Australian researchers will test THC on brain cancer patients

December 5, 2018by Lucky Leaf shop

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Buy weed Australia;Australian researchers will test THC on brain cancer patients Buy to buy weed in Australia buy weed Australia uy weed sydney A group of Australian researchers will be the first to conduct a clinical trial to determine whether cannabis will kill brain cancer cells in live patients. Nearly 82 patients with glioma, a form of brain cancer, will be chosen to take medical THC for a three month period along with their regular treatment. Ideally the THC will slow the growth of cancerous cells in addition to killing them and preventing regrowth.

“The standard treatment for a brain tumor is basically surgery, chemotherapy and radiation,” said Dr. Janet Schloss from Endeavor College of Natural Health. Dr. Schloss hopes the trial will improve the patients’ overall quality of life.
“I deal with people suffering with cancer on a regular basis, and I see the loss of hope. This trial means the world – not just for me, but for patients,” said Dr. Schloss. Michael Sughrue, a neurosurgeon and one of the trial’s key investigators, says that these particular tumors can be difficult to treat as they’re often made up of hundreds of various types of cancer cells.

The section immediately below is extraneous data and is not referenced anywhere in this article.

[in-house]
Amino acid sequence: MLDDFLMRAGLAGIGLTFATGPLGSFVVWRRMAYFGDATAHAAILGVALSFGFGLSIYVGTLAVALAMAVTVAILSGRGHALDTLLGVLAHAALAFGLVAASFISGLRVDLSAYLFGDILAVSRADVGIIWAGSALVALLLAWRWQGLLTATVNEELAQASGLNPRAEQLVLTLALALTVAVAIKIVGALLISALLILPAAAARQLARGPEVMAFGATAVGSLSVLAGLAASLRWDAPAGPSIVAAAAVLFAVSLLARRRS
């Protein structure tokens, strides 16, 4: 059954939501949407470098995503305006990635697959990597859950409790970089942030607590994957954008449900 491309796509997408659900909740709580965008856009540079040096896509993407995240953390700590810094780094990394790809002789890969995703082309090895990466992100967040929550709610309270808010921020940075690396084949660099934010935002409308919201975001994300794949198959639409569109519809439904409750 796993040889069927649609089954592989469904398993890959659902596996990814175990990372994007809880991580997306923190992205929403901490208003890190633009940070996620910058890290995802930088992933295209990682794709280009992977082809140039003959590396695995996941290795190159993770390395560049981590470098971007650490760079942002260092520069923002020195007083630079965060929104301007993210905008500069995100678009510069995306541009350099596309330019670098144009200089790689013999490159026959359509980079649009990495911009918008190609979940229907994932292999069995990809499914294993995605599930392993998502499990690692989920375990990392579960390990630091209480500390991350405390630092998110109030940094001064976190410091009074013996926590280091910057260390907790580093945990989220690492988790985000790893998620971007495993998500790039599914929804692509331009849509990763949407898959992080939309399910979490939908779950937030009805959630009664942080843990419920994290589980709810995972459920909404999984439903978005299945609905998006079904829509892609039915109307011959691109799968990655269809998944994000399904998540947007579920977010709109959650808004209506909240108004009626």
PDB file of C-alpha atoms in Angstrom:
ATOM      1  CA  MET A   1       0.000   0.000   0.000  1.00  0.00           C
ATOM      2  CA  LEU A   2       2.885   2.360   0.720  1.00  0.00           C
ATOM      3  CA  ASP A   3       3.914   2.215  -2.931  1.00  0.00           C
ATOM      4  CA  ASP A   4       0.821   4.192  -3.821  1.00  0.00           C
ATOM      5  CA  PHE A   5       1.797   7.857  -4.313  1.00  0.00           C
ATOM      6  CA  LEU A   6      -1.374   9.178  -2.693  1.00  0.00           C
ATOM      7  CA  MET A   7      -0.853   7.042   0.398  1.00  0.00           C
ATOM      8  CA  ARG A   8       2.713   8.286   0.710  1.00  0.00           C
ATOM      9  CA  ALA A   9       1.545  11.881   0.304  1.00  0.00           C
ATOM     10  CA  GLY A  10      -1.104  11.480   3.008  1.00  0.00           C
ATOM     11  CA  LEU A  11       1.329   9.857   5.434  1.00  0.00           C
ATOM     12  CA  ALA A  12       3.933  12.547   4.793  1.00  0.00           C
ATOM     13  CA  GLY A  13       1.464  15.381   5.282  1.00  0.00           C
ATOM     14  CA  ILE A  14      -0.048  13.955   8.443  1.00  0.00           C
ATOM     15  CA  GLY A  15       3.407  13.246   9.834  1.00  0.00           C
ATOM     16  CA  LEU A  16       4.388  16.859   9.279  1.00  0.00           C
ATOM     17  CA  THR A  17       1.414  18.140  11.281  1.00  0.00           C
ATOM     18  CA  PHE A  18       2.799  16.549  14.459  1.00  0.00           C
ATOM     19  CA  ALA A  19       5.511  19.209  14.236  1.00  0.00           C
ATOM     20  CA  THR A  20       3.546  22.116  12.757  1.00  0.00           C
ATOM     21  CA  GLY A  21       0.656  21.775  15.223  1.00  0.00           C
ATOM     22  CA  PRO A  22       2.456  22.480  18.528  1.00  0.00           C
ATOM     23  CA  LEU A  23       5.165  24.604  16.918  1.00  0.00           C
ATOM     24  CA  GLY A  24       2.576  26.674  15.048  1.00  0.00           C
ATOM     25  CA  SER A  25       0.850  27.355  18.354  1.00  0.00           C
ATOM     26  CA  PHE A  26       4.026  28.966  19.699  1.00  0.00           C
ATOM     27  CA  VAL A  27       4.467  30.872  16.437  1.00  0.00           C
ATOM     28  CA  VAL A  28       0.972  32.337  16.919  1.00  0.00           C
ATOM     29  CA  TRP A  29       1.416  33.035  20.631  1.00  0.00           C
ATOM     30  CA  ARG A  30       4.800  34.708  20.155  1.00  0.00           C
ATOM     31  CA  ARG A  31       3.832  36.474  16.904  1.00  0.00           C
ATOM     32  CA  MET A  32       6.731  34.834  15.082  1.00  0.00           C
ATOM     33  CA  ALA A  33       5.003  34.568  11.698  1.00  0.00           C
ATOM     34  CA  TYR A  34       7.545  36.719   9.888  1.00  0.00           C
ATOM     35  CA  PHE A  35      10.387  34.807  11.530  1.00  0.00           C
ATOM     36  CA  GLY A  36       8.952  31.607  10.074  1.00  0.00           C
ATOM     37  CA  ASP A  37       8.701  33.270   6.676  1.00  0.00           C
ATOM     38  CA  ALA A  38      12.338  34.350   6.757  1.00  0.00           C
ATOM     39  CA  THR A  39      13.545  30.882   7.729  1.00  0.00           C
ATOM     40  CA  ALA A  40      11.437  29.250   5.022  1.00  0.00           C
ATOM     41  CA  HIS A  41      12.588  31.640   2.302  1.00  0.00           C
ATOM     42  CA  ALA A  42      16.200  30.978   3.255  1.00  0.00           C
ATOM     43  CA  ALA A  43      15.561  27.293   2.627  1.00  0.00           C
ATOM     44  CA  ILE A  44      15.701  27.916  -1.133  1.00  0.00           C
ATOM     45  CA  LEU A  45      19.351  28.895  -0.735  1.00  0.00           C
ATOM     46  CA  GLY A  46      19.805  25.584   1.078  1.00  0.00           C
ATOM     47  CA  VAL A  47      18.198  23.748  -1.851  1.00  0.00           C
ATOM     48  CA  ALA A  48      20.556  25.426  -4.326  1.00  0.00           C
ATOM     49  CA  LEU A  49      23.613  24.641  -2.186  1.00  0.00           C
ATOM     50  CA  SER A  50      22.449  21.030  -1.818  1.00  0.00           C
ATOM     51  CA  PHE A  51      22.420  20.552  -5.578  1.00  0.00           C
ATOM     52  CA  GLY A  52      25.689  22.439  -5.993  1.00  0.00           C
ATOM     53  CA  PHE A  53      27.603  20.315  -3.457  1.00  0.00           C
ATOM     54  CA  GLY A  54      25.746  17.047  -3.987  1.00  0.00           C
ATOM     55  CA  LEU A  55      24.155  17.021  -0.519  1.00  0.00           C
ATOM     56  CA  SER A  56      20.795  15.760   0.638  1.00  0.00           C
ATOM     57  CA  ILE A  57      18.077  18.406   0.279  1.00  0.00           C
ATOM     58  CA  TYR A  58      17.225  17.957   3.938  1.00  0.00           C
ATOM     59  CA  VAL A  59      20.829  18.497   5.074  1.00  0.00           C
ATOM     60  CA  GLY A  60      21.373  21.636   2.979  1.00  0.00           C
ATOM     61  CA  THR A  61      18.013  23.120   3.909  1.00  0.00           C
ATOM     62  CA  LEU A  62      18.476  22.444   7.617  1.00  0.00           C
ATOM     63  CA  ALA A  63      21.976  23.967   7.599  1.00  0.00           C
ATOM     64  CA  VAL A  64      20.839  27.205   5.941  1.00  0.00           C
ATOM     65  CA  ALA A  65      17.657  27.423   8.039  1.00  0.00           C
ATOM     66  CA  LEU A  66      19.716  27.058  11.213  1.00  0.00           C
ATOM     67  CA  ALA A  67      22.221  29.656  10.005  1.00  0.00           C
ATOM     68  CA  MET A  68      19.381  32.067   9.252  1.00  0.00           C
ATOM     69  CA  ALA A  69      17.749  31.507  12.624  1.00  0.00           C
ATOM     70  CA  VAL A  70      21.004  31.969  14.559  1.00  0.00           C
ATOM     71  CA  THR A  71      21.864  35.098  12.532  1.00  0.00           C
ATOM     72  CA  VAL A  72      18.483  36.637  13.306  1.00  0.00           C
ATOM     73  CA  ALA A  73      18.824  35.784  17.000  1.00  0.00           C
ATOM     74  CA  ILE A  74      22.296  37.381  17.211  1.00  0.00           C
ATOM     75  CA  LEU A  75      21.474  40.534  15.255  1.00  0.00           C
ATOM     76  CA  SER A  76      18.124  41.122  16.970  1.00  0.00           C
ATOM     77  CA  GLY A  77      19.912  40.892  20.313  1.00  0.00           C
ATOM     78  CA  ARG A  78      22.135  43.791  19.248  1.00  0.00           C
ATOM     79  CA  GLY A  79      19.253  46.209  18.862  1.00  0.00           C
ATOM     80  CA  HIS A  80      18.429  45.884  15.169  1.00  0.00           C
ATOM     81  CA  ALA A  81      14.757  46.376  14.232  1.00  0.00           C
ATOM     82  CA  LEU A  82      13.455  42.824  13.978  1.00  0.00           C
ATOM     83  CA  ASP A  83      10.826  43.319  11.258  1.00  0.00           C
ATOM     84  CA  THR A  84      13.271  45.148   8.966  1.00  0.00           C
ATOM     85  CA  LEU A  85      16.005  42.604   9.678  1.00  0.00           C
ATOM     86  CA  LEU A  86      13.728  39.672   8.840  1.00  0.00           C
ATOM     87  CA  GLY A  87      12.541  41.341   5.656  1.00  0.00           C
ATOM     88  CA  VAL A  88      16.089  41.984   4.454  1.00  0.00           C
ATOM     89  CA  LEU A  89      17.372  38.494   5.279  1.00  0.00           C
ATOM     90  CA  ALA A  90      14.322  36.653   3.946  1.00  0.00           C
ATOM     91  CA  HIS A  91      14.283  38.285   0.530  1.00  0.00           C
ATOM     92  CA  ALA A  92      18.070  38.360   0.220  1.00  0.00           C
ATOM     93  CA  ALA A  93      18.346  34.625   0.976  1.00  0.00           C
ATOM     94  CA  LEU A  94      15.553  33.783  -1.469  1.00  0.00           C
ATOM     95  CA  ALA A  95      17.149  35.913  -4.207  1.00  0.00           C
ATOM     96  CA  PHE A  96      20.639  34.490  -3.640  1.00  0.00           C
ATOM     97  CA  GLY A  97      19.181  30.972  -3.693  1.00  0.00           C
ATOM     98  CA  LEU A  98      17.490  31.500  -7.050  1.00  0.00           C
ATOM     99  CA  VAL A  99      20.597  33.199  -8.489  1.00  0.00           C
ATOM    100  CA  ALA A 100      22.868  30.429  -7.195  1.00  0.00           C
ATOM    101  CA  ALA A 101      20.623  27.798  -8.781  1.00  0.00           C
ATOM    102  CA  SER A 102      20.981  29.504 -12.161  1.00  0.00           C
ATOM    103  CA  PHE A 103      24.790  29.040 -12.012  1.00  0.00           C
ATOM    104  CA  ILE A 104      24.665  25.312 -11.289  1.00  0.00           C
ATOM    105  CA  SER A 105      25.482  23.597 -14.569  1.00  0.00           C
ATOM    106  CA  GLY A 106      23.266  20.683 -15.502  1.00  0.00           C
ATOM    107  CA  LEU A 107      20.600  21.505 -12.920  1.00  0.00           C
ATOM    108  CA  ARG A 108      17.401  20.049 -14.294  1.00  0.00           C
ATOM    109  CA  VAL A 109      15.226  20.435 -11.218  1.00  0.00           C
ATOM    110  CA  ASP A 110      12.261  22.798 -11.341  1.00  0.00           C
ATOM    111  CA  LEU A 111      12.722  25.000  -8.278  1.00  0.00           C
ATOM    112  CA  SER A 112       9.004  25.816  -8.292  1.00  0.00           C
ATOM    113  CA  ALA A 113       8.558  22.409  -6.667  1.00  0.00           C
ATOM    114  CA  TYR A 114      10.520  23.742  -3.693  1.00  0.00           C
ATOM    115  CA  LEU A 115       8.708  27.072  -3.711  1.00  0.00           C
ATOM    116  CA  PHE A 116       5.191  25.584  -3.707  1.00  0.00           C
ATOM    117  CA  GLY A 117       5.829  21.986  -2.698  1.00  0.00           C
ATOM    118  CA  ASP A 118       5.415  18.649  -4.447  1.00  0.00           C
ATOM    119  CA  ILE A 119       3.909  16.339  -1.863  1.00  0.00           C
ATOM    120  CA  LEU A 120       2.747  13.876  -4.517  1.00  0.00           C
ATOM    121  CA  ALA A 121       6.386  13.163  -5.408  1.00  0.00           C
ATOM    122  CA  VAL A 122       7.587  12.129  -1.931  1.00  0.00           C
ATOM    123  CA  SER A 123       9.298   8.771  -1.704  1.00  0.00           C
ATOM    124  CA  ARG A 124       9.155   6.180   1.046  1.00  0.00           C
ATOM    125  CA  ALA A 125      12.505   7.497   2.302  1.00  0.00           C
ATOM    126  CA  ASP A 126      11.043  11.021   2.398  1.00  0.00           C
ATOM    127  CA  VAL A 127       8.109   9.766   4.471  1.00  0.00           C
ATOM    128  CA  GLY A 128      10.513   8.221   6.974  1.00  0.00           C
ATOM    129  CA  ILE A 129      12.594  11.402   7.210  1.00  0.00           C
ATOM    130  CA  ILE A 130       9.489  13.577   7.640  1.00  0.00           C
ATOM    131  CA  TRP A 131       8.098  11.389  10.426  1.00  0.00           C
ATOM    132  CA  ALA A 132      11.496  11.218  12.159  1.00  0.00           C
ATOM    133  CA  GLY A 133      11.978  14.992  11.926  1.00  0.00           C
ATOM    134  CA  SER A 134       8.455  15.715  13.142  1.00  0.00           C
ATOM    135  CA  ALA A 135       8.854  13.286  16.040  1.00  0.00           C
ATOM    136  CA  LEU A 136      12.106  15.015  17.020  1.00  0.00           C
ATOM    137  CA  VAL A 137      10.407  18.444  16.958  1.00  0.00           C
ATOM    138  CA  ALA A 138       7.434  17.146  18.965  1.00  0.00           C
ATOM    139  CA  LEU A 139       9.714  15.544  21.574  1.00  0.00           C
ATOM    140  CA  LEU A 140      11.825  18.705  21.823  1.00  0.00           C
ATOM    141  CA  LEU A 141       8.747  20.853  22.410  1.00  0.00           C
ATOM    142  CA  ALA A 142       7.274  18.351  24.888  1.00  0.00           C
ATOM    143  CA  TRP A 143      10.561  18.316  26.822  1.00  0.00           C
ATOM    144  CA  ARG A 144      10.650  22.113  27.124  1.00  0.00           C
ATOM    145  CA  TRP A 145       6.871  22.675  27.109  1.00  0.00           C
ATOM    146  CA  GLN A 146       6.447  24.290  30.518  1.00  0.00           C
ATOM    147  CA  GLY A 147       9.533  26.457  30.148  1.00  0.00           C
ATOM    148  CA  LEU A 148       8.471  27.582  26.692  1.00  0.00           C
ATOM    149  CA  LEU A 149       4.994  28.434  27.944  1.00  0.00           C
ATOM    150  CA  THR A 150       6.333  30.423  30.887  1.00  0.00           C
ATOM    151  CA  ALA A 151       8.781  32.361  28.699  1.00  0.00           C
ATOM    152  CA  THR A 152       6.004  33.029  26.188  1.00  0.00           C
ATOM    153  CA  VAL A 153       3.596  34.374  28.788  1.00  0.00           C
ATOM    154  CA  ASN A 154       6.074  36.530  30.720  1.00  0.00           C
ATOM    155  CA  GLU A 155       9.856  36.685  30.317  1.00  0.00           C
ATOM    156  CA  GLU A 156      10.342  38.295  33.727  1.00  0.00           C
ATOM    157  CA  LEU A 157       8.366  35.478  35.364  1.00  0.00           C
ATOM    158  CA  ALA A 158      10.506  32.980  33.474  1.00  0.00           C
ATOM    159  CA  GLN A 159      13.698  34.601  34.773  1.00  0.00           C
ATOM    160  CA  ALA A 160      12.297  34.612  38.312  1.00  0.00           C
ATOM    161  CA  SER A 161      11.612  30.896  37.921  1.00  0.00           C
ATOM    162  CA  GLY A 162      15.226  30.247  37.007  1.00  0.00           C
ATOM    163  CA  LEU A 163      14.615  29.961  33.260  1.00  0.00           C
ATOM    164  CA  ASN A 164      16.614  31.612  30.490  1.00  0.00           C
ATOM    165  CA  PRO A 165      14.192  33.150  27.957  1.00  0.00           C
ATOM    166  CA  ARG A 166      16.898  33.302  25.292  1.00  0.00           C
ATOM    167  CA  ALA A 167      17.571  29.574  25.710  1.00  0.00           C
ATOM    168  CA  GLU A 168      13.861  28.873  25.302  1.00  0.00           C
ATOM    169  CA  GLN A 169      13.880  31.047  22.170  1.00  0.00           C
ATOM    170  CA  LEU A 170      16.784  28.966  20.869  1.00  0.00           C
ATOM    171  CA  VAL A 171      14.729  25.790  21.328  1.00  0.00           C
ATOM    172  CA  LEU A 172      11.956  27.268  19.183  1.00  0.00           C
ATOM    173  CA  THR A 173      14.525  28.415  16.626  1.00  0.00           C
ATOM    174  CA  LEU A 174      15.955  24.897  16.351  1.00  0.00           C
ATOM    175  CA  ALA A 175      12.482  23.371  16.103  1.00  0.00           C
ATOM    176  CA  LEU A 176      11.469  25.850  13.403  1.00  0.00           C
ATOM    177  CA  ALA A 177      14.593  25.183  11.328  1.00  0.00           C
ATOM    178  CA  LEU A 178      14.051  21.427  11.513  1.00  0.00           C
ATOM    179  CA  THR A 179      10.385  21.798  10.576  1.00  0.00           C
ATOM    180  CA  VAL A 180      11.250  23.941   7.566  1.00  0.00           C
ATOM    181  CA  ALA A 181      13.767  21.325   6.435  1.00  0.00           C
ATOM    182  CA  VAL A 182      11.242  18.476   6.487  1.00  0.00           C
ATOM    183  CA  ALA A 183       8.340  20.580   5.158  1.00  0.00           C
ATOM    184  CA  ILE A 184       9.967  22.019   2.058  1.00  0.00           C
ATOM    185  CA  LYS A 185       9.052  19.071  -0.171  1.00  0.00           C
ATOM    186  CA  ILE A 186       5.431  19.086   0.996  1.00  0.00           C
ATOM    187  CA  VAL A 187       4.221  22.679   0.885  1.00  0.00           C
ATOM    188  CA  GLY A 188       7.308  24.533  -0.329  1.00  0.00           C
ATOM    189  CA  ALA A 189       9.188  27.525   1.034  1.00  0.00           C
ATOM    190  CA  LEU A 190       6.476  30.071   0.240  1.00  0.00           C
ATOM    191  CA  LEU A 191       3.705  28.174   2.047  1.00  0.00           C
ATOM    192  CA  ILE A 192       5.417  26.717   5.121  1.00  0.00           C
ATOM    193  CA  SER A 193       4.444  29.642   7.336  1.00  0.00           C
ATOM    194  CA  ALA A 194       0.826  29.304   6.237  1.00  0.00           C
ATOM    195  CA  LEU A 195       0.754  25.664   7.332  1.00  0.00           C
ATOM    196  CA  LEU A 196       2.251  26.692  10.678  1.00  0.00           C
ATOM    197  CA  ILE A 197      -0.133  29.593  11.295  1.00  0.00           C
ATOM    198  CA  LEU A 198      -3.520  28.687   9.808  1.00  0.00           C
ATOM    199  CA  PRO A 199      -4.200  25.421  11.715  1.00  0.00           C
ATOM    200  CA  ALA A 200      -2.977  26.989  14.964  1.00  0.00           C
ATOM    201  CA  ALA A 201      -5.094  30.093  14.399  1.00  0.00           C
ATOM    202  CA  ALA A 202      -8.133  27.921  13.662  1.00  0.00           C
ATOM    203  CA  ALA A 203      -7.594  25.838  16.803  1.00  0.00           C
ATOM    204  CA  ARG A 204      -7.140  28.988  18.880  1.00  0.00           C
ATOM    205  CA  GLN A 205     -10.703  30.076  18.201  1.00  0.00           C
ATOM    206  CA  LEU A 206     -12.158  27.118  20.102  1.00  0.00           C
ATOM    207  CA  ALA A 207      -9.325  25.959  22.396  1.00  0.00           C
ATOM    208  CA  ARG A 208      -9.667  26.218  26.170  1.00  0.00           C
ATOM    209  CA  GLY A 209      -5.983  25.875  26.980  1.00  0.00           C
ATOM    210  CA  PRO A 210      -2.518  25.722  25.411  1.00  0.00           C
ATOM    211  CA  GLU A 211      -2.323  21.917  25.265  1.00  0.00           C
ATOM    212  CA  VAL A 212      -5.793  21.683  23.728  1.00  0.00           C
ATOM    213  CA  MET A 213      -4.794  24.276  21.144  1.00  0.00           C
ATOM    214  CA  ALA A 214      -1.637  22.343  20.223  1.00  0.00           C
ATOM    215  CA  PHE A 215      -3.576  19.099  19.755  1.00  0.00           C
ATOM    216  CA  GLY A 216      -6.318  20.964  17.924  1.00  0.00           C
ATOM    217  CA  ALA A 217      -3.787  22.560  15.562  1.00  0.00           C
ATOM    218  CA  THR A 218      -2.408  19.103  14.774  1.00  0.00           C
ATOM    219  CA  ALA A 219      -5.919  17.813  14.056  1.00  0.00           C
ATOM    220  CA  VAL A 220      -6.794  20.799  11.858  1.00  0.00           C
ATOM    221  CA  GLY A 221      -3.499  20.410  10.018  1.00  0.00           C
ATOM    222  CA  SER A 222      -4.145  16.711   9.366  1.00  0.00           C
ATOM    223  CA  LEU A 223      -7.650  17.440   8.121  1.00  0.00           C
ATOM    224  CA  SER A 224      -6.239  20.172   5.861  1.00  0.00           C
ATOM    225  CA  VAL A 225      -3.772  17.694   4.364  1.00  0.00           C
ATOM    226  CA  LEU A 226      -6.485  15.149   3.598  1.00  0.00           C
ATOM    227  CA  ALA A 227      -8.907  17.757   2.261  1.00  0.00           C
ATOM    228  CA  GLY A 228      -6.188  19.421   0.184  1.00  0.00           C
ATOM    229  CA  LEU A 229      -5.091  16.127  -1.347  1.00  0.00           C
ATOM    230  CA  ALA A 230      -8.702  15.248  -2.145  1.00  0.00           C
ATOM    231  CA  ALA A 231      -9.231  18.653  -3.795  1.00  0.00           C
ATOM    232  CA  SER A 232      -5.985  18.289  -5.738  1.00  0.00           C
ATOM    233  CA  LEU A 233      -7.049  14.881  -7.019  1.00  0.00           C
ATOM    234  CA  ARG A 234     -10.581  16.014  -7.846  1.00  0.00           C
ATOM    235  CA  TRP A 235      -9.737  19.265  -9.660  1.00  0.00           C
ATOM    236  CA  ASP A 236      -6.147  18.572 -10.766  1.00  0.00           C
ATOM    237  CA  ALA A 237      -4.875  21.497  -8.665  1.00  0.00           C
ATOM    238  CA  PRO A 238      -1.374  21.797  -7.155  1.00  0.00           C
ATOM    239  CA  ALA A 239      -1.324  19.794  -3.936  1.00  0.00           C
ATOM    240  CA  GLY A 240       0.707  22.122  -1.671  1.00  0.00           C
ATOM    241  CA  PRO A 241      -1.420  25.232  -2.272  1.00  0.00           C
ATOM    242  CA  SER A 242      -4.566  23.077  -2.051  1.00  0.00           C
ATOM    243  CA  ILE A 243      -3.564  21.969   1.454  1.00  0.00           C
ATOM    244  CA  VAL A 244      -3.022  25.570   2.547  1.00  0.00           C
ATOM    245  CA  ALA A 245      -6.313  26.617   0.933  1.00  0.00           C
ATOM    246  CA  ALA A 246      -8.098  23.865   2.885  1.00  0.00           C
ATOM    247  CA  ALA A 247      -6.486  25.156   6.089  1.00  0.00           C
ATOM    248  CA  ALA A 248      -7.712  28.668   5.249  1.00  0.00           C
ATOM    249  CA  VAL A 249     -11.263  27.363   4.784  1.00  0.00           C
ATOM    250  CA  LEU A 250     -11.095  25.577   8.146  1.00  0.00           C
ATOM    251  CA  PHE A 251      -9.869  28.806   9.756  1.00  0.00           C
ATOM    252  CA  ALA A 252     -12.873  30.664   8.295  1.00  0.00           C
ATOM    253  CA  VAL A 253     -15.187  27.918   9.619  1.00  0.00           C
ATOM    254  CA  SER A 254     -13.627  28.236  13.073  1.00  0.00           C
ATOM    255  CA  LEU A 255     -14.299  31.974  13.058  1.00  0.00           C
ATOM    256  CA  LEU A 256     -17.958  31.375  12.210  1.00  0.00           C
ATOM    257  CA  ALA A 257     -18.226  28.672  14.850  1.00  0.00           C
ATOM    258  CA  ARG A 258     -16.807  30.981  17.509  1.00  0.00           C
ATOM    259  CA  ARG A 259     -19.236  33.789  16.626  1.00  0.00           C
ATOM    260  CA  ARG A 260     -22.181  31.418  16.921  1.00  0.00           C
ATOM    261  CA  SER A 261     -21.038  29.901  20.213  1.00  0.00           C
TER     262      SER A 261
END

“We know our drugs work on some, but not all of them. So we need more bullets in our gun essentially,” Sughrue told AAP on Monday. The trial has received a lot of attention from people who hope it will help them, including Lyn Boyle, a 59-year-old woman who suffers from seizures, headaches and confusion, all because of her Glioma.
Boyle had been against the use of cannabis for most of her life but says she is becoming more desperate as time wears on and says this is her last resort. She was diagnosed with glioma in 2013 and though her tumor was at one point reduced, it is growing back aggressively.
“Even if it doesn’t work for me, it may help someone else. If it helps anybody else then that makes me happy,” said Boyle. The trial is being funded by BioCeuticals and has ethics approval as well as approval by the New South Wales Ministry of Health. It is set to begin in two weeks at the Prince of Wales hospital in Sydney.

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